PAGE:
See? Paleo cooking is easy-peasy!
Here is a question that I’ve been asking… I was thrilled to see it answered on Robb Wolf’s blog. Check out the original post here.
Question #1 – Answered by – Stephanie Greunke, RD
If saturated fat is supposed to clog your arteries when you consume it, then how exactly does it do this? And if it doesn’t, then why has that message been so heavily hammered down our throats for the past decade?
“Artery-clogging saturated fat.” You see those words smoothly strung together throughout almost every piece of health literature and yet, what evidence does that truly play upon? Those words get to me almost as much as the “healthy whole grains” that is stamped all over food packages and advertisements.
This book has been the most helpful and informative book I have read so far on the Paleo topic. It is a must-read for everyone who eats food of any kind. It is not a bunch of scare tactics or subjective information. This stuff has been proven scientifically, and personally (in my own life). Check it out!
And here is the author’s description of the book…
Over the last three months, I have learned alot about Paleo. I don’t like to call it a diet, because, when you hear that word, you assume that it is just a tool for weight loss (that must be accompanied by shakes, bars, books, and pills). And while it is effective for weight-loss, I have learned that it is actually a tool for good health. It’s a way of eating that resembles the way our ancestors would have eaten before the rise of agriculture.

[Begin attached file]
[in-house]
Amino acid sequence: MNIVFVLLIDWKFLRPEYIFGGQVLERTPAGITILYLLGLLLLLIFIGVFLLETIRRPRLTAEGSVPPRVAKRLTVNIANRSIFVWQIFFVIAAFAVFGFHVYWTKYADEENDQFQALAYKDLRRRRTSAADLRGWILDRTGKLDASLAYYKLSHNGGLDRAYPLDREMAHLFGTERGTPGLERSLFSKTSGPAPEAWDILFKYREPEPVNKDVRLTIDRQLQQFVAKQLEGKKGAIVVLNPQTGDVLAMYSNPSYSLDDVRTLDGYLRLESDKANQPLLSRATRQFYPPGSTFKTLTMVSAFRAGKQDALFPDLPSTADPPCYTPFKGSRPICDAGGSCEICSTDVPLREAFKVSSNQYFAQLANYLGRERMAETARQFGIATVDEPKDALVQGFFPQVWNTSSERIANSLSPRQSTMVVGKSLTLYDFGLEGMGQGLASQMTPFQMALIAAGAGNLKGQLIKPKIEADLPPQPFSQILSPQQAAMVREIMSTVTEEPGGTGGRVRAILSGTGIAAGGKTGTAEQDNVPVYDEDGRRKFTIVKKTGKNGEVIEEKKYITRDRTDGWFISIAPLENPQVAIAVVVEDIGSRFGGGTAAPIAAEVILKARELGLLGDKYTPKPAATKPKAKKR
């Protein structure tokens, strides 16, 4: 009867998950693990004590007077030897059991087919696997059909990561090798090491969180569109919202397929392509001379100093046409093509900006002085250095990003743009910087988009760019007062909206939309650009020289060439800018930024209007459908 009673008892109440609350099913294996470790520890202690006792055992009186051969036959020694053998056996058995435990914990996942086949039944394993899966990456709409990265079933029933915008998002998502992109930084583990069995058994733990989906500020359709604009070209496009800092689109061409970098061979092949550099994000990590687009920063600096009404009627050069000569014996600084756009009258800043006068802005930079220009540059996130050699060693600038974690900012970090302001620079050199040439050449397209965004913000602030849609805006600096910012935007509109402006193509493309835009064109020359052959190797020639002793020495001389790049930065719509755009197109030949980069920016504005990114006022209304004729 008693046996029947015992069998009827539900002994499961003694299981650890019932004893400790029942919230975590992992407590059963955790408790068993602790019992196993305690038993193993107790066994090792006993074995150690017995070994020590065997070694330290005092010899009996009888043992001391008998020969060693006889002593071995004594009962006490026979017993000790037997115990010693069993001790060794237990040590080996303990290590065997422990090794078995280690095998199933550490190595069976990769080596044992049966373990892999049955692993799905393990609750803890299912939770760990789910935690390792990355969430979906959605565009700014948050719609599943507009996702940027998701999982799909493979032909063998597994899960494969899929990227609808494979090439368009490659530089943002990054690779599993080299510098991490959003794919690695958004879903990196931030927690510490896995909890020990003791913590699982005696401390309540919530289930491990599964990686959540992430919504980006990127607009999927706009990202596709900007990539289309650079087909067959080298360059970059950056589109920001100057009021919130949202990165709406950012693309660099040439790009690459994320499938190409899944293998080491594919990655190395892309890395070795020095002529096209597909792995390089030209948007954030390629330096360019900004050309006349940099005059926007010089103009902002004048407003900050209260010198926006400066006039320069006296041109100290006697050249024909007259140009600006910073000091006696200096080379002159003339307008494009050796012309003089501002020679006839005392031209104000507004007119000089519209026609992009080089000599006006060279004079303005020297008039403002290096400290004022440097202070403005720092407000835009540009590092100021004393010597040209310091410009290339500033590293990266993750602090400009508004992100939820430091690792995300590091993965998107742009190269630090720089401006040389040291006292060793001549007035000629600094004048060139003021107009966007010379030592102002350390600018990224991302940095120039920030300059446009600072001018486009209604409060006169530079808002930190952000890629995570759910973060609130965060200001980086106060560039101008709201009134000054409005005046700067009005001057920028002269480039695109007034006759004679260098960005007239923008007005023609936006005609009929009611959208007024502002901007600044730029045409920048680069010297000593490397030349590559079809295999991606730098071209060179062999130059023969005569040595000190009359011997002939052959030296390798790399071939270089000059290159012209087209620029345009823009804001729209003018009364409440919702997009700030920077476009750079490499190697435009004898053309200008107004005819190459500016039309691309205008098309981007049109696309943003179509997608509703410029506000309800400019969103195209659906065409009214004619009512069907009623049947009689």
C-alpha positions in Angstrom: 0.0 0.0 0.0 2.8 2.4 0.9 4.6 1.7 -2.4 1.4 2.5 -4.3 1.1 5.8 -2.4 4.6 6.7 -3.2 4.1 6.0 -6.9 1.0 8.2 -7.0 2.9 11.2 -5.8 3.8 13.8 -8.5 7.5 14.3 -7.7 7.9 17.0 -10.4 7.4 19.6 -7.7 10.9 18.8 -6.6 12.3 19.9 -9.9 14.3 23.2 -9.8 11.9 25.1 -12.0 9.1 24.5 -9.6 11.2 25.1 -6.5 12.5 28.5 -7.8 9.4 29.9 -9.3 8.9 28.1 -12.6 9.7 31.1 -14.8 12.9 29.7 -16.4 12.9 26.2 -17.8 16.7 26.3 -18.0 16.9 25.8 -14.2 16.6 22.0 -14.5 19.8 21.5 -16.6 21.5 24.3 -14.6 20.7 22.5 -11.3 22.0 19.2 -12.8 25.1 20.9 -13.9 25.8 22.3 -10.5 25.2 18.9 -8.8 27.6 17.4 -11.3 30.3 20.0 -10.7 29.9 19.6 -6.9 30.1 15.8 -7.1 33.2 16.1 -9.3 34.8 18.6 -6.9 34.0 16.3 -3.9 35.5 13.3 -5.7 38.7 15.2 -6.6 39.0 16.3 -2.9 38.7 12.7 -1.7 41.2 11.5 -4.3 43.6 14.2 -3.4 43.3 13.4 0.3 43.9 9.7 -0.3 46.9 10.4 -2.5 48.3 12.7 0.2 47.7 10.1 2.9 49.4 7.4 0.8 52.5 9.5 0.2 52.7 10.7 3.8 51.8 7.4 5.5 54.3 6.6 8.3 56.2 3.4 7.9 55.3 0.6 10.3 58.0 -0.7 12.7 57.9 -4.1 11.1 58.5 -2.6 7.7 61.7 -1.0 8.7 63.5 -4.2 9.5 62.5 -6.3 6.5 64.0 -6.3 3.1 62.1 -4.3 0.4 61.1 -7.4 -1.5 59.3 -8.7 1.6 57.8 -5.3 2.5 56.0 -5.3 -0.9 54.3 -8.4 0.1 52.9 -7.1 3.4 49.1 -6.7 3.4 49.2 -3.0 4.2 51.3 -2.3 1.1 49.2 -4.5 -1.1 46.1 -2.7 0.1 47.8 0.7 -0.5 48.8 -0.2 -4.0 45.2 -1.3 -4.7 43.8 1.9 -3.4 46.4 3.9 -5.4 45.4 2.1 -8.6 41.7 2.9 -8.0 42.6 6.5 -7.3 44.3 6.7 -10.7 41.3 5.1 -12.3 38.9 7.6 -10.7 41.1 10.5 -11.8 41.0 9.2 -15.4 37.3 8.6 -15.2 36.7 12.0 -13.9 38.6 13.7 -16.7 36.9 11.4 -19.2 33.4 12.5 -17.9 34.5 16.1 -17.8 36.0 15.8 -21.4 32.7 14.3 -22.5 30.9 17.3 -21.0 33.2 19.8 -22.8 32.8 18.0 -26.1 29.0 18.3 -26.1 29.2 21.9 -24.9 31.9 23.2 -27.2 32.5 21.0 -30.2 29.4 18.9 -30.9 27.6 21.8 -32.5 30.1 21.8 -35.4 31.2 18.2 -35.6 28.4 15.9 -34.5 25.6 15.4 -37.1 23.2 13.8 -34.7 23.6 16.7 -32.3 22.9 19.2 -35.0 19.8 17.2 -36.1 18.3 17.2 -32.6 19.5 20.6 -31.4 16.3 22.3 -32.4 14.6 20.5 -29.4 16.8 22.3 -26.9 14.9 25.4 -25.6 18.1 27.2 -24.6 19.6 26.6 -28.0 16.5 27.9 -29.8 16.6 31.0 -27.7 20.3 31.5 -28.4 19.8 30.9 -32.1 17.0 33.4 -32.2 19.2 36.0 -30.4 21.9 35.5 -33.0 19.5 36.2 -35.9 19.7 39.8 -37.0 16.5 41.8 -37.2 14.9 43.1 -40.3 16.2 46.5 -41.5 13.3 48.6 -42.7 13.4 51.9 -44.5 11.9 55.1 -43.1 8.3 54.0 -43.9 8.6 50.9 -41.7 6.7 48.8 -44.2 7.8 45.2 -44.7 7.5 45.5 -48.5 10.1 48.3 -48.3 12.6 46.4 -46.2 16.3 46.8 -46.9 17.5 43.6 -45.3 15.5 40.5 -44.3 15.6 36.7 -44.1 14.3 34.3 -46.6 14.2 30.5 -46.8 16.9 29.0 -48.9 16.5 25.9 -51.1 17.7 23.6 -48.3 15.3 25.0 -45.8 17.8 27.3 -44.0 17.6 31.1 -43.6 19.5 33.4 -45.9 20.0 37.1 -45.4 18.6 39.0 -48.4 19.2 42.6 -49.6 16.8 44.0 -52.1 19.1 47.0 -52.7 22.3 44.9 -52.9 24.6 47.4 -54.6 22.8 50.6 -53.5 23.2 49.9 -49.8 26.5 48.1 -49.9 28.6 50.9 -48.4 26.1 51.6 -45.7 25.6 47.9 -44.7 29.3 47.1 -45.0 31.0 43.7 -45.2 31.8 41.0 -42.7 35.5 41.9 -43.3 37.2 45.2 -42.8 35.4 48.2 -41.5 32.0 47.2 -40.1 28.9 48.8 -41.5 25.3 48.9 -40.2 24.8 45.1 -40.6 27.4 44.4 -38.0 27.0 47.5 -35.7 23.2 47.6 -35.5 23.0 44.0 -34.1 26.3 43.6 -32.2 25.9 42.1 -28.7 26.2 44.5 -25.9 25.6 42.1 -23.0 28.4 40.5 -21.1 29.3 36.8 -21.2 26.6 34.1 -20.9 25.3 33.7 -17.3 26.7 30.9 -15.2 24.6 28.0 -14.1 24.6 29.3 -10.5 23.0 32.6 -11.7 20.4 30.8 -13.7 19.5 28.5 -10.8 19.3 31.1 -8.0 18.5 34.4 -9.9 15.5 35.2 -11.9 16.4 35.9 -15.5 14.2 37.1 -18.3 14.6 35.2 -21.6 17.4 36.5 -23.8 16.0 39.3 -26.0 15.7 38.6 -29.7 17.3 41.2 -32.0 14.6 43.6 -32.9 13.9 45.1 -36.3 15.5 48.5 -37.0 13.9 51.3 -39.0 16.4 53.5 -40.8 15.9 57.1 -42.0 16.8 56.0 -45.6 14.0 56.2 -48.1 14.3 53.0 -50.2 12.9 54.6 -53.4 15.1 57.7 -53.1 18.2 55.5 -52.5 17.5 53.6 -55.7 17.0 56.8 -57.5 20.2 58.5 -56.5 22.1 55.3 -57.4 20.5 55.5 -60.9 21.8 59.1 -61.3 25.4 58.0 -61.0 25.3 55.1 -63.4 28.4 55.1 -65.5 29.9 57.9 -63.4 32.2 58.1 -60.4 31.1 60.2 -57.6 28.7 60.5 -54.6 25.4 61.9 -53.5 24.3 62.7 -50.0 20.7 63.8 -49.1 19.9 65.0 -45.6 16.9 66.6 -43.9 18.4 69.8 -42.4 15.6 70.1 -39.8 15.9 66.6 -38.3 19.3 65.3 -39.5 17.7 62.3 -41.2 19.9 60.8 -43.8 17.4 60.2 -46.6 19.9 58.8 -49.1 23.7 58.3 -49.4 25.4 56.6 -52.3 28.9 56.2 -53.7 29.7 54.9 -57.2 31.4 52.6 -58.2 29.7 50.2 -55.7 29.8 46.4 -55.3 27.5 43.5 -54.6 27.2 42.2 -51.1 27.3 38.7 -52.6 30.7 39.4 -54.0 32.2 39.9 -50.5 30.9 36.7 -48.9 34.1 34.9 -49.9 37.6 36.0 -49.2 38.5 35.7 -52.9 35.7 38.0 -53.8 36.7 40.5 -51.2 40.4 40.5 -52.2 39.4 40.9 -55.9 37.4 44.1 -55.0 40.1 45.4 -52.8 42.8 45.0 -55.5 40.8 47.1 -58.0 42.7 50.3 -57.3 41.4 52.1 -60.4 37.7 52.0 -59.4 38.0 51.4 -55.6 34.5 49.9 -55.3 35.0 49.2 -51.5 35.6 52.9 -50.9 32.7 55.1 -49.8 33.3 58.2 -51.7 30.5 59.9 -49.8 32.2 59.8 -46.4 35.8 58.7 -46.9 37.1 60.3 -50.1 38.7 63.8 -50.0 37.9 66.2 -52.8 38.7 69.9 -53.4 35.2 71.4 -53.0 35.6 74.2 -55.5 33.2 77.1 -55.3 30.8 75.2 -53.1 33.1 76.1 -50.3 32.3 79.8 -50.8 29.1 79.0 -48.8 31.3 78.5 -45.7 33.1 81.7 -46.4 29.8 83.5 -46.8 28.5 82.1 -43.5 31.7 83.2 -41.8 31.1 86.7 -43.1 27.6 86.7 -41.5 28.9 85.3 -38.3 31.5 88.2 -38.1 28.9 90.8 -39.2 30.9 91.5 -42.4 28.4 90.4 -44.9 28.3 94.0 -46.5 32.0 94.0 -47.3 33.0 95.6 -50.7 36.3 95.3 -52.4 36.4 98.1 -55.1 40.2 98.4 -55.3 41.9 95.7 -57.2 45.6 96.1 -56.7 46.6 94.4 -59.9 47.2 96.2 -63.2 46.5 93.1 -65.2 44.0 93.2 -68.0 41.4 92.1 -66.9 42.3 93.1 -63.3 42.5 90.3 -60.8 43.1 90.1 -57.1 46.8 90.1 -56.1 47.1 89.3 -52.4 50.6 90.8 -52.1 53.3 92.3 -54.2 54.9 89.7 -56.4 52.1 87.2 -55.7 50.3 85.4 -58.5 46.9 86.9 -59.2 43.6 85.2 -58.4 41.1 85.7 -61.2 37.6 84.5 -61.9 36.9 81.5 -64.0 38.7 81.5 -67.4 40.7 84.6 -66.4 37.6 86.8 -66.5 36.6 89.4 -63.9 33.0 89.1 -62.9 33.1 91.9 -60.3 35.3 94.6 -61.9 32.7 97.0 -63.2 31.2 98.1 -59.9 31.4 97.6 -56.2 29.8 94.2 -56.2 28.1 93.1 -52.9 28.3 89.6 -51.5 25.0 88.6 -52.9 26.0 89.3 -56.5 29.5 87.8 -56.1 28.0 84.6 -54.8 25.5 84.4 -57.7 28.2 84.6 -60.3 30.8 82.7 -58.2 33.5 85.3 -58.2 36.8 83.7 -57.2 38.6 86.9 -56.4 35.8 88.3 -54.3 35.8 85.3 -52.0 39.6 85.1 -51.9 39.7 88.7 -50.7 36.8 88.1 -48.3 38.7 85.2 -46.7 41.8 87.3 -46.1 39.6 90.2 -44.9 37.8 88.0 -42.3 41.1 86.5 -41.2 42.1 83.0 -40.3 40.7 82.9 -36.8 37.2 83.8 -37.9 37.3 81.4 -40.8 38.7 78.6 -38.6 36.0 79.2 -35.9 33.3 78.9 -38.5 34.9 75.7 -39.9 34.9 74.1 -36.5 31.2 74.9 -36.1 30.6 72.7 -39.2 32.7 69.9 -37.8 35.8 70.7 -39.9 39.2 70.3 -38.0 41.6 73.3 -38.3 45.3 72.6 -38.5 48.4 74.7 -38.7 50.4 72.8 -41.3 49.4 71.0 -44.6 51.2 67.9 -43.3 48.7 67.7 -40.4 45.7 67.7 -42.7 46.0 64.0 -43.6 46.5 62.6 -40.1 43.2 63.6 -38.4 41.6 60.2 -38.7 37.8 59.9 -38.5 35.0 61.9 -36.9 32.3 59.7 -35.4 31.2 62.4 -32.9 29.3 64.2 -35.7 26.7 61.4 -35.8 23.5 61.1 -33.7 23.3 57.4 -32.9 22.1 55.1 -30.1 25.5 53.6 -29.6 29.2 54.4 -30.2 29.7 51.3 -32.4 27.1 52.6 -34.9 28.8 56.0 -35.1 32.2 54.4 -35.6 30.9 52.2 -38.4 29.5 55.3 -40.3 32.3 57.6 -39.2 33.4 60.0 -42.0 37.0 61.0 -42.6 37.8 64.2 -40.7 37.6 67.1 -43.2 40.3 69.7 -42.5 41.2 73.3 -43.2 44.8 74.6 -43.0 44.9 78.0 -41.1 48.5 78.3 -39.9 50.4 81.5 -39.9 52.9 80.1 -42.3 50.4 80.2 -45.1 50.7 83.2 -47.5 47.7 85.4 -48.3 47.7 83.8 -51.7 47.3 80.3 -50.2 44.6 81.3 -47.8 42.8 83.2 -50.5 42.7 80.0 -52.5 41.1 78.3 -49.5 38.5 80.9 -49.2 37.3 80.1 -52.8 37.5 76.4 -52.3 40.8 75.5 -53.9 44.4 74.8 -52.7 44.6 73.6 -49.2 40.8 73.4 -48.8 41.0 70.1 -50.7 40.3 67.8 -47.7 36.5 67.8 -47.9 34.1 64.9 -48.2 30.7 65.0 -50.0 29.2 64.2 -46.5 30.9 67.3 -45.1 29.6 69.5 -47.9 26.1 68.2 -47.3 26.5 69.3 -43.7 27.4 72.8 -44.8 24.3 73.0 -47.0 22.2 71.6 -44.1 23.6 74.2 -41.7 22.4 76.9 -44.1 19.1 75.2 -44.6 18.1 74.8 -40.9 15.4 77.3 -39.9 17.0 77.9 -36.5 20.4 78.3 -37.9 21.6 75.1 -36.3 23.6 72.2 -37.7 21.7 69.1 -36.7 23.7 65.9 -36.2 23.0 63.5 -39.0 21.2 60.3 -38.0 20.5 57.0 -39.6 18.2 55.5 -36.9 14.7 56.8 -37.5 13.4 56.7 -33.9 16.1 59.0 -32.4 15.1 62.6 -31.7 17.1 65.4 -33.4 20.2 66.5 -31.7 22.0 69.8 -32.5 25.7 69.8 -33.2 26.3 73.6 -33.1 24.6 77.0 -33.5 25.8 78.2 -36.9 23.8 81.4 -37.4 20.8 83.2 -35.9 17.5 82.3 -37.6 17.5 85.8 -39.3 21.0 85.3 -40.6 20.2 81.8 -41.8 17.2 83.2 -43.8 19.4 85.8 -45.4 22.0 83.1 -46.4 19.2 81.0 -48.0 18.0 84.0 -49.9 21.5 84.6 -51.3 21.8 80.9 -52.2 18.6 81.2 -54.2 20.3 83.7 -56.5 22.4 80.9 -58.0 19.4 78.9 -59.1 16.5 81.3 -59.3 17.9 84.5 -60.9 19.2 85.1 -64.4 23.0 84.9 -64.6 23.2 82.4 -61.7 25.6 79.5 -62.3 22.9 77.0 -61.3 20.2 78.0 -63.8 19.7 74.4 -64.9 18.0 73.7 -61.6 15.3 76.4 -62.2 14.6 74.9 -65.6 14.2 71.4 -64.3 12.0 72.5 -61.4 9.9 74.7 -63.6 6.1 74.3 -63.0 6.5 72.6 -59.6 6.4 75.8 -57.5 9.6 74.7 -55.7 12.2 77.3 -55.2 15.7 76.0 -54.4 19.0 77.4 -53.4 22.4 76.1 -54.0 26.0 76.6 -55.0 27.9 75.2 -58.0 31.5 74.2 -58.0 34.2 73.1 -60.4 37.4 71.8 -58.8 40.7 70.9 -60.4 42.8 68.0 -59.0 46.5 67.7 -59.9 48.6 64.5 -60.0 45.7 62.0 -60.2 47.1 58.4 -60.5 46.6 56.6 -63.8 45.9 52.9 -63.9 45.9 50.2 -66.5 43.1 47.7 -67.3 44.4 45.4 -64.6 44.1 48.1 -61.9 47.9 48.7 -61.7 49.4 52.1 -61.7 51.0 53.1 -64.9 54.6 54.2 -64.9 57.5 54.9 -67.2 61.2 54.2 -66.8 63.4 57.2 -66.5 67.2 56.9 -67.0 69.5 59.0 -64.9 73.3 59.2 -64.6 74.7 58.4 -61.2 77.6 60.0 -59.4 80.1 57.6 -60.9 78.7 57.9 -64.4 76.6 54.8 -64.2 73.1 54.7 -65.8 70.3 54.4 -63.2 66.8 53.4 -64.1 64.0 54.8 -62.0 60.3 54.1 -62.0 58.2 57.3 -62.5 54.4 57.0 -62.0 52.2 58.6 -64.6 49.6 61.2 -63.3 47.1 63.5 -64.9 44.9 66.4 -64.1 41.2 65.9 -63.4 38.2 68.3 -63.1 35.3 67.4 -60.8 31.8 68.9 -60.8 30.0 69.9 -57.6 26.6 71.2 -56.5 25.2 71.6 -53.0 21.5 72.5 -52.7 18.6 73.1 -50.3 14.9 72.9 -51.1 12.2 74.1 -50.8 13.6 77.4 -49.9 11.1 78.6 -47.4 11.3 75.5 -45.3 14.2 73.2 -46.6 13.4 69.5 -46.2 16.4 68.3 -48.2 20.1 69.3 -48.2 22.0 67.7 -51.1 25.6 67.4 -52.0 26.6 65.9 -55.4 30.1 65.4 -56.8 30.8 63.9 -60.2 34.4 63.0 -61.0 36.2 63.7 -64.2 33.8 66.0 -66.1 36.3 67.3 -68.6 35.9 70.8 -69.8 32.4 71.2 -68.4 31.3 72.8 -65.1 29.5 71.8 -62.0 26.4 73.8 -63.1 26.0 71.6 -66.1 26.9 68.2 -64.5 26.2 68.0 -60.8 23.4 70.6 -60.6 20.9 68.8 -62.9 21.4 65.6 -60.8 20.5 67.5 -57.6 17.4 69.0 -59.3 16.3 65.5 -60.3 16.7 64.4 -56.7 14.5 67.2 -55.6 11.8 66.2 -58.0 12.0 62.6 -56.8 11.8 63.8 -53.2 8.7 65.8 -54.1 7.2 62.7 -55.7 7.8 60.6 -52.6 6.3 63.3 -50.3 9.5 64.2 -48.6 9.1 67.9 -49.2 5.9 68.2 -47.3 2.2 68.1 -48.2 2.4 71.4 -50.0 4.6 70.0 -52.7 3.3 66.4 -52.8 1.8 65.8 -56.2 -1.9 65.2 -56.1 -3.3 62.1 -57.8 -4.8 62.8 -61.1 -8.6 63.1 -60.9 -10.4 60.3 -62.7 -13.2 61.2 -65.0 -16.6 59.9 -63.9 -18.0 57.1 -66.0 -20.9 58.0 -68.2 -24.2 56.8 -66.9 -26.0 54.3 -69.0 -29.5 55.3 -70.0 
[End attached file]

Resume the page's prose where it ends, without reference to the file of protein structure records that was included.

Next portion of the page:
Honestly, I wish it were called something else. The term “paleo” comes from the word “paleolithic,” which refers to a prehistoric era also known as “the stone age.” Most Paleo-supporters are evolutionists who believe that our ancestors came from monkeys, and lived millions of years ago.
I am a creationist. I believe that God created the World in seven days, and that He supplied humankind with plants and animals for food.
Therefore, my motivation for eating this way is not to replicate “our ancestors.” I would rather look at it as going back to how Adam and Eve probably ate in the Garden of Eden, and to how all humans ate before so many new foods, and new preparation processes, were developed.
The way I see it, things were just fine, and people were healthier, before humans decided to tamper with the foods our bodies were wired to eat in an effort to make everything more convenient for themselves. In today’s fast-paced world, almost everything is processed, and foods are very far from their original state. It’s a fact that the health of humans has continued to decrease as we get farther and farther from the original menu.